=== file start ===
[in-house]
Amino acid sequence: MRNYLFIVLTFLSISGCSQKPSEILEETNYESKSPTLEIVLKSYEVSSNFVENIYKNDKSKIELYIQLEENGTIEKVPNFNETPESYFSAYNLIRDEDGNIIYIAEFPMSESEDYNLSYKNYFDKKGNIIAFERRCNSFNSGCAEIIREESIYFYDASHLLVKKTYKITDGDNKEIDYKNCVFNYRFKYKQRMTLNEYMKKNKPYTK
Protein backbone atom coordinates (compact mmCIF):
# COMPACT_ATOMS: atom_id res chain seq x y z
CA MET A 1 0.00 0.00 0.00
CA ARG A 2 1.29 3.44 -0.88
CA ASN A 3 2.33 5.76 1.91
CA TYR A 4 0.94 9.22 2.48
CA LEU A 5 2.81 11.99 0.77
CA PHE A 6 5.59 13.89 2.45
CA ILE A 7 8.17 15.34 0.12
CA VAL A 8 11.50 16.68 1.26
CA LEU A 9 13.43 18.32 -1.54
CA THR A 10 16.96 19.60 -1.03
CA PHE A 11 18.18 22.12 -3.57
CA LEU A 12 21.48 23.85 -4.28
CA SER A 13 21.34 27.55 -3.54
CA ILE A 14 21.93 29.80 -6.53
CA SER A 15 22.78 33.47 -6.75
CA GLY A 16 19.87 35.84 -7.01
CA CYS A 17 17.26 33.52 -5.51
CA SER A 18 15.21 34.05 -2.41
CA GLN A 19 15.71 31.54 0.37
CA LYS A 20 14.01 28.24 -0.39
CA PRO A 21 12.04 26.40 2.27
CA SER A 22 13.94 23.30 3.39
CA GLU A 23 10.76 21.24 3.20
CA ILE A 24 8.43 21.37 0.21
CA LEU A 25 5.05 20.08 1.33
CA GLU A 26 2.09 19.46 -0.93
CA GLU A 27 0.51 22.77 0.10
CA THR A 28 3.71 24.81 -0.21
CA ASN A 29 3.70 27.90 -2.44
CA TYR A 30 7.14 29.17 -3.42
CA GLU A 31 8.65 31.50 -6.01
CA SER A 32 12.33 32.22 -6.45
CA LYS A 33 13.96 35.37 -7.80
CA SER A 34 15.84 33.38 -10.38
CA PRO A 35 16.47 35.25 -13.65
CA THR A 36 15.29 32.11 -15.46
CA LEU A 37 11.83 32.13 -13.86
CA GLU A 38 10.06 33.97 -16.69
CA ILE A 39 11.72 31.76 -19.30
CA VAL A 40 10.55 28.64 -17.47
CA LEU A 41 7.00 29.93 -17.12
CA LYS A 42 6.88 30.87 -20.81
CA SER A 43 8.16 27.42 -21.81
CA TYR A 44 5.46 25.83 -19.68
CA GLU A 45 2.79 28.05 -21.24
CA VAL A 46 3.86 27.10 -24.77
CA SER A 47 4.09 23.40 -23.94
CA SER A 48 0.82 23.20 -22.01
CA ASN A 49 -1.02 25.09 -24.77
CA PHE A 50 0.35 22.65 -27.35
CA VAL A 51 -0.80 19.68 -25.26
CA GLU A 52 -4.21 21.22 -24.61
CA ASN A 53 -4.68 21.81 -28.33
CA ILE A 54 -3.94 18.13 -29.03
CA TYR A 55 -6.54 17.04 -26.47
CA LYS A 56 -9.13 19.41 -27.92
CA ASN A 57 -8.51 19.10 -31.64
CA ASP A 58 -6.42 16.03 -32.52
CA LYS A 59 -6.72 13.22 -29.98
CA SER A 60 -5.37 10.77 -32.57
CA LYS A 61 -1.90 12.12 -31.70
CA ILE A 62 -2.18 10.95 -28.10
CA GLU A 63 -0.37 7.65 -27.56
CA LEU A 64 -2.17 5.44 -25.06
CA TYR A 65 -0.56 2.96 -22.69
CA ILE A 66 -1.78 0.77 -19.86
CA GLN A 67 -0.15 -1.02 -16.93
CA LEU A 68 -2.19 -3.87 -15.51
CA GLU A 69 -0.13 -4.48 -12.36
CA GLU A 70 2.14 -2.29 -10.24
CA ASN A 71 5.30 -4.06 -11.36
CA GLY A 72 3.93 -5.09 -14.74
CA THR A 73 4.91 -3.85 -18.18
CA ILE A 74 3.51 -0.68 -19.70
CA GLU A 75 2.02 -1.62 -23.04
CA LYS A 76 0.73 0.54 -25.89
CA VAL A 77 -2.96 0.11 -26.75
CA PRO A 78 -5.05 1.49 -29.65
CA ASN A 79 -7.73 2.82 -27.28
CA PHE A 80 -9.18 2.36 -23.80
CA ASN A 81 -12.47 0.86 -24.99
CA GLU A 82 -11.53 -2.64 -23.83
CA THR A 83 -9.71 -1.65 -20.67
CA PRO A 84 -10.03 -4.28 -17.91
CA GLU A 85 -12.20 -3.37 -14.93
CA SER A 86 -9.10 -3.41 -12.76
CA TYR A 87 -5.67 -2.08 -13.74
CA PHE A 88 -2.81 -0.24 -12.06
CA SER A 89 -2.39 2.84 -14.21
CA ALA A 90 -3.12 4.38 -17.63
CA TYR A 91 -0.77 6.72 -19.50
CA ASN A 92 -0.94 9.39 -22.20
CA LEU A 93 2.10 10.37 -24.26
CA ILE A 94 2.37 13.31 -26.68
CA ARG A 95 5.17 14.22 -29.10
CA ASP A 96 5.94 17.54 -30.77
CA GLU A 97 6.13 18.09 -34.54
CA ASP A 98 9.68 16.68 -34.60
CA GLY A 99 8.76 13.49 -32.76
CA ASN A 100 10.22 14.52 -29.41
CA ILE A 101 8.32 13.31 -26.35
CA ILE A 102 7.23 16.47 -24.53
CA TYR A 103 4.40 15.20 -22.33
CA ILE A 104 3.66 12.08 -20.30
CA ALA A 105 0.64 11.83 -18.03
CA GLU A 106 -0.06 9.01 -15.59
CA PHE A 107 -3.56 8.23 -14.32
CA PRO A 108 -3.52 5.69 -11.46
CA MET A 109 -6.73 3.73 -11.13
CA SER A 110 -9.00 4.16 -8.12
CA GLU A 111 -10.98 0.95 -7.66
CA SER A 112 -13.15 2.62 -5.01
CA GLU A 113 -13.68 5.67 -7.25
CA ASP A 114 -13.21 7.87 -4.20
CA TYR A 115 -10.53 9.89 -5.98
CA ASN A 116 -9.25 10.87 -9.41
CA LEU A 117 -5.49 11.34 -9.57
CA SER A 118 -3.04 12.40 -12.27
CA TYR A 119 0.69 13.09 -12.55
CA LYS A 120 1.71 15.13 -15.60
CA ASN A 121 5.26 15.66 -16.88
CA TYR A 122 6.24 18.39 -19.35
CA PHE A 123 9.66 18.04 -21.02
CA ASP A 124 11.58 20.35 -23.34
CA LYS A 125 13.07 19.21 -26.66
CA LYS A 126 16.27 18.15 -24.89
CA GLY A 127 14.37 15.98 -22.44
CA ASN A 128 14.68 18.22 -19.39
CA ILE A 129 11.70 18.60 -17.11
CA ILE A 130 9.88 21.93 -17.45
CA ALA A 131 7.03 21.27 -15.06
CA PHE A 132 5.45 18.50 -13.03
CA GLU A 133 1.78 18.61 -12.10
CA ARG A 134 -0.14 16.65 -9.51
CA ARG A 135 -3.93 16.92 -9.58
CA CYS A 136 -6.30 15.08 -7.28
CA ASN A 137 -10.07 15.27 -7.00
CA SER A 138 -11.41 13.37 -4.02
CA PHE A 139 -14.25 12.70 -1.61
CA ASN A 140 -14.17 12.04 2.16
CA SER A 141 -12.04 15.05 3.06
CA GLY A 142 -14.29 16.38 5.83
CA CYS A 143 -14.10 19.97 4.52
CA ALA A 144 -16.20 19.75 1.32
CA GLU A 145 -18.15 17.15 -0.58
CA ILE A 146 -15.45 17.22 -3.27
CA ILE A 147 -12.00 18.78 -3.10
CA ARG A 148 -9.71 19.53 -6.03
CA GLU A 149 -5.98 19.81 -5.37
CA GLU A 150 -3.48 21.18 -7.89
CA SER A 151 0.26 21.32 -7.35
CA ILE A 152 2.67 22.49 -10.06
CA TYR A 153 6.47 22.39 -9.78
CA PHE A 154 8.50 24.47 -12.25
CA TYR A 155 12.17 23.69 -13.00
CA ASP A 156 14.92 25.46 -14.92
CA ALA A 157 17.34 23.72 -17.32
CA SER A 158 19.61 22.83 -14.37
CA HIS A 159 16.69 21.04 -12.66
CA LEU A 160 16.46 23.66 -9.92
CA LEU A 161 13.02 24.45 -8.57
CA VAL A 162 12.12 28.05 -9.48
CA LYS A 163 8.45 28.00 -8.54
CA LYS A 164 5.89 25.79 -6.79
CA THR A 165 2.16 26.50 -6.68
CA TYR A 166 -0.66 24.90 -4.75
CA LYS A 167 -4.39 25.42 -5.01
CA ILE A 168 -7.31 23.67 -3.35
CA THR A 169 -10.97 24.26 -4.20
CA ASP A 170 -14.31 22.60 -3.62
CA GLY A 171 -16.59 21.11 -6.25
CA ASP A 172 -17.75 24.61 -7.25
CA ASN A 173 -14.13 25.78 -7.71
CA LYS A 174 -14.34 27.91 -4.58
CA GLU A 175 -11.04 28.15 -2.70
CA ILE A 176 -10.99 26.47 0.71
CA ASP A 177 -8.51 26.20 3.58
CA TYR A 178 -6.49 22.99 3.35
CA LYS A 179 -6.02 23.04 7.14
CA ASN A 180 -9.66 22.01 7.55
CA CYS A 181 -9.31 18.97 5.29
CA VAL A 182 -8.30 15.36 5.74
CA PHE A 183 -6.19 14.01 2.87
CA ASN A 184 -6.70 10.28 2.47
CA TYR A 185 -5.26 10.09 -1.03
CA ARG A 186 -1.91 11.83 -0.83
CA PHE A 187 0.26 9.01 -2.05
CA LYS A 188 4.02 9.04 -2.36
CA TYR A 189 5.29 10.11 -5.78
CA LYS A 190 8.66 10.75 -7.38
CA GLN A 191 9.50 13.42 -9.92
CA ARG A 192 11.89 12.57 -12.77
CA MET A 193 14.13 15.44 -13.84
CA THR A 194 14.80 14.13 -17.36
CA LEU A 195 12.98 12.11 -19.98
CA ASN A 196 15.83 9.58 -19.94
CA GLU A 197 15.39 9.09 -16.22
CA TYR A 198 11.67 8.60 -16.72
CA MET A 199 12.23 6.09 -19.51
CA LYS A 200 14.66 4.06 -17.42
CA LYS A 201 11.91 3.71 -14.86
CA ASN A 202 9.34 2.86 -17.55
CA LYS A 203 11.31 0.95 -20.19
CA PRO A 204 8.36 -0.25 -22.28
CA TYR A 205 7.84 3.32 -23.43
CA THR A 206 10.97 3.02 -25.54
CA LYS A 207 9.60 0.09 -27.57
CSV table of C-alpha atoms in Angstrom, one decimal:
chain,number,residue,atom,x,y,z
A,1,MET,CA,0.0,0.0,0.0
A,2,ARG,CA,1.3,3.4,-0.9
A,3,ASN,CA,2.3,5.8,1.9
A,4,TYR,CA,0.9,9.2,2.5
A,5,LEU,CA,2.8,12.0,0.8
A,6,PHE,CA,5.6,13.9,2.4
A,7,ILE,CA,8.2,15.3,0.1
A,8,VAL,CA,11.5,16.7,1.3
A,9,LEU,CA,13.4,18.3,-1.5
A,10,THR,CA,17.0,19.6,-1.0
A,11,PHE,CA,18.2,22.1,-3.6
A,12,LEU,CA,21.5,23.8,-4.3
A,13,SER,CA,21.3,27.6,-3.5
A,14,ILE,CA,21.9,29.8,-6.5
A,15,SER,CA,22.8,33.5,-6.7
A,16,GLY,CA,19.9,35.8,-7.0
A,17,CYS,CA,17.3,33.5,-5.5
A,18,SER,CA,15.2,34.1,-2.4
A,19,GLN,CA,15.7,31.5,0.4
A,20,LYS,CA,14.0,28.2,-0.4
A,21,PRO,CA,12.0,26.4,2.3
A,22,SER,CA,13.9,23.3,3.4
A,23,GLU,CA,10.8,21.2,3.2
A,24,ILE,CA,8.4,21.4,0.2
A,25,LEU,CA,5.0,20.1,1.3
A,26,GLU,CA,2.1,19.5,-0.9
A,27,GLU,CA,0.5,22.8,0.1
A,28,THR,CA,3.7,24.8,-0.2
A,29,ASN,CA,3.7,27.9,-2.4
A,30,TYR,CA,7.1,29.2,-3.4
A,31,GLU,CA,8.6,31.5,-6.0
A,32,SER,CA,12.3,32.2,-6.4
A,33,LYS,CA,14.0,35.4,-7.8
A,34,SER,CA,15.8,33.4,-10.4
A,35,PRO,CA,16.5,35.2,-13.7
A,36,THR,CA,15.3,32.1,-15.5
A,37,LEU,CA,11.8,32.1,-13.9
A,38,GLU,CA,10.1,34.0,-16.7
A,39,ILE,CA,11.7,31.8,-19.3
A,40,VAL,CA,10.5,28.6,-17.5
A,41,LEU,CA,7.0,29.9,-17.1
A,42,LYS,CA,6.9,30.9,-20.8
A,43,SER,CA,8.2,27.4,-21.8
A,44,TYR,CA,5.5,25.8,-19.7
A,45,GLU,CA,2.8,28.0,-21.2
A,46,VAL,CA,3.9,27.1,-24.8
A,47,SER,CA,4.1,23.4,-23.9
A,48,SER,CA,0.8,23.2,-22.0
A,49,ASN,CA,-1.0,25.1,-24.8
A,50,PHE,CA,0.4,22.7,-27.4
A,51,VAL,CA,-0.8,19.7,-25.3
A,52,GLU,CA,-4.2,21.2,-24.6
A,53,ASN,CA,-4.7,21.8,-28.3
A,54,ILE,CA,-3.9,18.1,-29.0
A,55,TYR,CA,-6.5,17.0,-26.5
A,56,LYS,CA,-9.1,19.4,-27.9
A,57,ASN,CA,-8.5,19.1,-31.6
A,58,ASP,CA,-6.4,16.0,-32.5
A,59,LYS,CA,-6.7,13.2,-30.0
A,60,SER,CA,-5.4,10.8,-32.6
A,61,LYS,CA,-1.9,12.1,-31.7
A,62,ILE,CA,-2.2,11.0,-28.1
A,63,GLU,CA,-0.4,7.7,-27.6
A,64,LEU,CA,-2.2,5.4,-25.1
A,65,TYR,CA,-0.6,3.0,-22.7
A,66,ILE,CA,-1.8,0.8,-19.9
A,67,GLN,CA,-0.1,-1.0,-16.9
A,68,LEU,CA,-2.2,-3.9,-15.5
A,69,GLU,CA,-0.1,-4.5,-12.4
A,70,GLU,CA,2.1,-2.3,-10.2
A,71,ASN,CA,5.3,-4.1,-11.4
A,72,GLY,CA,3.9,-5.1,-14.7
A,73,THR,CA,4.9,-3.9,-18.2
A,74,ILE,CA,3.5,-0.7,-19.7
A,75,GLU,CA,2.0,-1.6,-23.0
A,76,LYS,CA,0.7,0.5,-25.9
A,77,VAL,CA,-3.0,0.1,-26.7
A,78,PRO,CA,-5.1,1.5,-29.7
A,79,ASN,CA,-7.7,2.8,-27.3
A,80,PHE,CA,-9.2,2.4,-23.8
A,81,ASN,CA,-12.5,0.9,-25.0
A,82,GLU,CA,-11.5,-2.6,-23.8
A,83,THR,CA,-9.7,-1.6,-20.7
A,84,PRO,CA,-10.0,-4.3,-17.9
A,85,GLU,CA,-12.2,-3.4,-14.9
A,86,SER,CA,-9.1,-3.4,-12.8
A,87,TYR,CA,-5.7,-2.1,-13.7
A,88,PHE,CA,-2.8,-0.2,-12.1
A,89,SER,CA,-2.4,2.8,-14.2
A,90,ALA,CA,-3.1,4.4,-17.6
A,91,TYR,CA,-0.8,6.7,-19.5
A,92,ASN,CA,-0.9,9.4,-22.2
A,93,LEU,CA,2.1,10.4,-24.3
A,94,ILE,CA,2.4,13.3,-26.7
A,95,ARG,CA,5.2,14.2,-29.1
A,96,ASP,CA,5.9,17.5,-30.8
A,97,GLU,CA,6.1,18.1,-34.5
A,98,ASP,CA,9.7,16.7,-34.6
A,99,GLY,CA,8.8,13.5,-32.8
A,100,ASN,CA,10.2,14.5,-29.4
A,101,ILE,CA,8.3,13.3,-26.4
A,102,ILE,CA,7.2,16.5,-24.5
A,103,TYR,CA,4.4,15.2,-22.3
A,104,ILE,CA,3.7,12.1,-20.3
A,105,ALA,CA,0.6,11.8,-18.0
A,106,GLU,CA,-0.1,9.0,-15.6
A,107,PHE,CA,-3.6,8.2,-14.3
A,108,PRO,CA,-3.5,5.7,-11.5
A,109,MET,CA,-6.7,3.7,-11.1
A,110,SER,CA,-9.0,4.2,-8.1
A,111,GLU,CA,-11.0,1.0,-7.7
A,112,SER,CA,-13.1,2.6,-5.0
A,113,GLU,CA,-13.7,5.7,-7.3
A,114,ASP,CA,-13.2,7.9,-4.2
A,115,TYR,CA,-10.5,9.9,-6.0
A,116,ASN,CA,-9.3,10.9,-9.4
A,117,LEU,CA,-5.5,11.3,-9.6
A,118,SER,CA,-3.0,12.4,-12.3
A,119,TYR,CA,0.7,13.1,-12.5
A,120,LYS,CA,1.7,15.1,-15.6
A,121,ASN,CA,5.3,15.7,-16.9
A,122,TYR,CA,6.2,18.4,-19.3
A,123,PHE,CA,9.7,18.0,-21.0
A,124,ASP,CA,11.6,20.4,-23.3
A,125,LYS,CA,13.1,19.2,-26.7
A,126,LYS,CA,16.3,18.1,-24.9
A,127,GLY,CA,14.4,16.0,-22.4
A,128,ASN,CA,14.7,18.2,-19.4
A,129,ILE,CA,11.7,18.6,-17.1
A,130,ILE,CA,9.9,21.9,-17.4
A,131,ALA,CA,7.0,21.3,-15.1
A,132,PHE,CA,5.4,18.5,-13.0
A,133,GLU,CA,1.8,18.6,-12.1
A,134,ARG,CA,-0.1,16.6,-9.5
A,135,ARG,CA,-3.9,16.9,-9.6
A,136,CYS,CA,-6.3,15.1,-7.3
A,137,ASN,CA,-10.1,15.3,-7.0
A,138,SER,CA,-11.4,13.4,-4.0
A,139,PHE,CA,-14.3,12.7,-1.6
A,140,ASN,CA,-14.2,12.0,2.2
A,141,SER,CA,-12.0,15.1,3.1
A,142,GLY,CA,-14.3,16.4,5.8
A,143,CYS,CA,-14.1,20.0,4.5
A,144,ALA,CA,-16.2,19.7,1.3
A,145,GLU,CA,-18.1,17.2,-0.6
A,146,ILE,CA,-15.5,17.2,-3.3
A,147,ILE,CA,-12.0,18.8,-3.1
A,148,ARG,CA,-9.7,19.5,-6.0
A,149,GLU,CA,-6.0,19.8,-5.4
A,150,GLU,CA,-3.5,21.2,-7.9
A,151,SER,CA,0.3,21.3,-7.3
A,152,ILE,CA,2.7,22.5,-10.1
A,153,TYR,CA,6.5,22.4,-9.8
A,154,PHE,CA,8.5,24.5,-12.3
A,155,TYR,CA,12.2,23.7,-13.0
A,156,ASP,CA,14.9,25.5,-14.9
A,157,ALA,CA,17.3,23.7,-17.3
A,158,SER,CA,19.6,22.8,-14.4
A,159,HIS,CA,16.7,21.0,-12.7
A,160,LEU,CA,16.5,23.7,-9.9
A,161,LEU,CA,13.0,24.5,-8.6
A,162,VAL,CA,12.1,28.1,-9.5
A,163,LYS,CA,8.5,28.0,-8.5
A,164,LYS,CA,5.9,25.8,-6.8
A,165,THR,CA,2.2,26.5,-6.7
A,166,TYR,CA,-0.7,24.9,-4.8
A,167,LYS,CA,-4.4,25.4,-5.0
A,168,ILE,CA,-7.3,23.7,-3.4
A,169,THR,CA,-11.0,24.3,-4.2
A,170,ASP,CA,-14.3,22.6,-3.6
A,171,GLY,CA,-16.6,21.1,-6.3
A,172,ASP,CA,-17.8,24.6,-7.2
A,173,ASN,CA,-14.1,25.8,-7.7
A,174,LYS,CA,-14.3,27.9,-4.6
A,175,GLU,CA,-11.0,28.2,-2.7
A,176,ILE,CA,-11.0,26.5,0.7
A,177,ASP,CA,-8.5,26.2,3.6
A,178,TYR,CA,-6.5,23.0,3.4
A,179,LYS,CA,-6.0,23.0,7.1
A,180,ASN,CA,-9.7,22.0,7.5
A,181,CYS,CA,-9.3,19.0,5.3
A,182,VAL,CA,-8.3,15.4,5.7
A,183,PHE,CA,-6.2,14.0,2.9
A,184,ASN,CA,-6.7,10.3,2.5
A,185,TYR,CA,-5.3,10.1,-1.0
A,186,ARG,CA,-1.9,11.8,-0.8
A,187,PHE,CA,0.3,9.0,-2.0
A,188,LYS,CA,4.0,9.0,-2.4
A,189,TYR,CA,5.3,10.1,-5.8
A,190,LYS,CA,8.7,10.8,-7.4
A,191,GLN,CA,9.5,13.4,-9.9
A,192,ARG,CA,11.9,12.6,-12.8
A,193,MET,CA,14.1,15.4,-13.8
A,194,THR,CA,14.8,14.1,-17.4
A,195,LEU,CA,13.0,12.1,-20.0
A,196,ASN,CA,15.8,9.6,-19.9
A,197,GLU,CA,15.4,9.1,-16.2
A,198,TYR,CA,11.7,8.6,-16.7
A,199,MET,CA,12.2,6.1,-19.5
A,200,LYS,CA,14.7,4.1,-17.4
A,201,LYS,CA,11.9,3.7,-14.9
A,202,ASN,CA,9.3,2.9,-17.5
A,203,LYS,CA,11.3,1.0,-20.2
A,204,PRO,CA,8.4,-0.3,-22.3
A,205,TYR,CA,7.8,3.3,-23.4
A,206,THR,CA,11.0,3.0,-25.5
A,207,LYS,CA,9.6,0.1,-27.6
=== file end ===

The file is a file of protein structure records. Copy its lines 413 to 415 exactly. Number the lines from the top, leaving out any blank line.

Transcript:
A,200,LYS,CA,14.7,4.1,-17.4
A,201,LYS,CA,11.9,3.7,-14.9
A,202,ASN,CA,9.3,2.9,-17.5